Everyone is aware that B2B buying is complex. It involves multiple parties over long decision-making cycles. In a large enterprise, this can take months, if not years, and involve dozens of individuals in the buying circle. But new research from CEB, now Gartner, suggests that things are even worse these days: it’s buying gridlock.

I interviewed Brent Adamson, Sales Principal Executive Advisor on Sales, Marketing, & Communications, and got the skinny. He also has a set of good ideas for how “prescriptive selling” can help us get out of this mess.

1. Your research found a lot of dysfunction in the B2B purchase process. Please explain.

At CEB, now Gartner, we’ve been studying sales and marketing for years, which means that we have deep insights into the challenges within these functions. But interestingly, what we’ve been seeing is that it’s become difficult for customers to buy today. It’s certainly hard to sell, but when you look at it from the other side, it is actually harder for customers to make purchase decisions.

Based on CEB’s latest observations, here is a summary highlighting the dysfunction in the B2B purchasing process:

  • Bigger, increasingly diversified buying groups: It was only 2.5 years ago that we found the average buying group consisted of 5.4 stakeholders. This number is up 26% to 6.8 today, and the average buying group now consists of 3.4 different functions. Diversity also means different tiers within the corporate hierarchy, different geos and different teams. In many cases, these stakeholders have never worked together. Alarmingly, we’re seeing more and more purchases where the customer doesn’t even know who ultimately will be in the decision-making group.
  • Dysfunction runs rampant: As customer buying group diversity goes up, so does stakeholder dysfunction. They are having clear disagreements, avoiding key issues, and reporting that they weren’t being heard.
  • Decision-making takes longer than expected: A full 84% of customers report their purchase process took longer than expected—by nearly double.
  • Even indecision takes forever: The average purchase decision now takes 4.9 months, but shockingly, the average “no purchase” decision takes 4.7 months. So whether your average sales cycle is three months or three years, “doing nothing” takes just as long to decide as “doing something.”

2. Why do you think B2B buying has developed in this way?

The world that we operate in–selling or buying–it’s a world of “more”: more information, more options, and frankly, just more people involved in a purchase decision.

Many observers wrongly conclude that all this “more” empowers customers. The problem our studies have uncovered is that this “more” is causing decision paralysis.

3. What can a sales team do about it?

Sales teams often think they need to be more reactive. As customers demand more, they need to respond more completely and quicker than their competitors. So it’s a race to become the most responsive supplier.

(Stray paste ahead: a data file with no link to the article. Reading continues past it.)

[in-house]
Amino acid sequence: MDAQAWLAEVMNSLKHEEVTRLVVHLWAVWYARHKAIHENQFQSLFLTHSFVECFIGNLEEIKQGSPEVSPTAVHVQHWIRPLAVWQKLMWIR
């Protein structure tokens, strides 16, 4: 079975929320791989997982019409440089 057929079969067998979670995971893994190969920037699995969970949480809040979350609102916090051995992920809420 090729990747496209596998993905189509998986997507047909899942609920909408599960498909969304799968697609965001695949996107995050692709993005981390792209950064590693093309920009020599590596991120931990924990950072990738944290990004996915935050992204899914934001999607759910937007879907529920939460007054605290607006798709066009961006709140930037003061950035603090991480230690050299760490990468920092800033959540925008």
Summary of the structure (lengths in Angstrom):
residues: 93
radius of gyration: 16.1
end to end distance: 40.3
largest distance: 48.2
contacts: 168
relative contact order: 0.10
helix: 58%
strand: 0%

However, if sales teams respond to all their customer’s demands and requests for more, when the customer is already suffering from information overload, this only makes things worse.

The better solution is to focus on clarity. Sales needs to help customers simplify the buying process. And there is a huge payoff to gain. For customers that report a high degree of “buying ease,” the suppliers selling to them are 62% more likely to win a high-quality sale—a bigger solution, at a wider margin.

Winning sales and marketing organizations have embraced this new reality by focusing significant attention on making it easier for customers to make decisions. They follow four key steps:

  • Map the customer’s buying journey. This goes beyond mere awareness, consideration, preference, and purchase. Instead, leading companies construct supplier-agnostic journey maps of the challenges the customer might face before, during, and after the purchase to identify, for example, when new stakeholders tend to get involved.
  • Uncover challenges and hurdles. Next, they proactively identify the challenges the customer is most likely to face at each of their key decision points. Asking “What is the biggest roadblock to agreeing on the problem? Why do customers fail to agree on a course of action? Why does analysis paralysis set in?” These questions bring up what is hard for the customer’s decision-making process, not what is challenging about buying your solution.
  • Identify fixes. Once potential hurdles are identified, leading organizations design tactical ways to help customers overcome those roadblocks. This might be decision support tools, workshops, diagnostics to help drive consensus, simple advice from sales professionals, or marketing content that helps customers anticipate these obstacles.
  • Track customer progress. Lastly, they track exactly where their customers are on their purchase journey so they can better eliminate obstacles, and help course correct.

4. What can marketing do to help?

Marketing teams often create the content that customers see first, and if this content isn’t in sync with the selling team’s offerings, it can contribute to customer confusion. Marketing teams can help by aligning with sales teams, whether that’s reoccurring meetings to discuss the newest sales offerings or having the sales team review marketing content for their feedback. When customers are considering a purchase, they receive an overwhelming amount of content from vendors. So designing information and deploying content in a way that makes buying easier can be just as powerful as prescriptive selling.

The prescriptive approach is not so much a solution for selling as a solution for buying. The common denominator here is not the sales organization or the marketing organization; it’s the customer organization. And as a result of that, a universal understanding across all commercial activities is established.